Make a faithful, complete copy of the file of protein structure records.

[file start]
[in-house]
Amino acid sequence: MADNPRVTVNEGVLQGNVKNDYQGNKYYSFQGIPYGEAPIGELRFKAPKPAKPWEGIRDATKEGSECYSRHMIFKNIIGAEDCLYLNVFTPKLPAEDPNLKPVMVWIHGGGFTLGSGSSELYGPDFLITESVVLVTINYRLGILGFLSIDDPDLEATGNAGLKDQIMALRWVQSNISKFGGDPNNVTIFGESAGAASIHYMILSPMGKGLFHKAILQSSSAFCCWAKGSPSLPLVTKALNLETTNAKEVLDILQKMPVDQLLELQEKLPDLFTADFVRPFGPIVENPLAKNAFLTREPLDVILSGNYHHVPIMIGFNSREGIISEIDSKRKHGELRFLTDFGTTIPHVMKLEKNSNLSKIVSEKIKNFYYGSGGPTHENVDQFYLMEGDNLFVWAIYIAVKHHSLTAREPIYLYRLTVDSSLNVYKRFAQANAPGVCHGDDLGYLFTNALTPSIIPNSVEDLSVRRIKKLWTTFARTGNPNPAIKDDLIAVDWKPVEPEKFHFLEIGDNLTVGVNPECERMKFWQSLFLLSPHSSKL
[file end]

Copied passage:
[in-house]
Amino acid sequence: MADNPRVTVNEGVLQGNVKNDYQGNKYYSFQGIPYGEAPIGELRFKAPKPAKPWEGIRDATKEGSECYSRHMIFKNIIGAEDCLYLNVFTPKLPAEDPNLKPVMVWIHGGGFTLGSGSSELYGPDFLITESVVLVTINYRLGILGFLSIDDPDLEATGNAGLKDQIMALRWVQSNISKFGGDPNNVTIFGESAGAASIHYMILSPMGKGLFHKAILQSSSAFCCWAKGSPSLPLVTKALNLETTNAKEVLDILQKMPVDQLLELQEKLPDLFTADFVRPFGPIVENPLAKNAFLTREPLDVILSGNYHHVPIMIGFNSREGIISEIDSKRKHGELRFLTDFGTTIPHVMKLEKNSNLSKIVSEKIKNFYYGSGGPTHENVDQFYLMEGDNLFVWAIYIAVKHHSLTAREPIYLYRLTVDSSLNVYKRFAQANAPGVCHGDDLGYLFTNALTPSIIPNSVEDLSVRRIKKLWTTFARTGNPNPAIKDDLIAVDWKPVEPEKFHFLEIGDNLTVGVNPECERMKFWQSLFLLSPHSSKL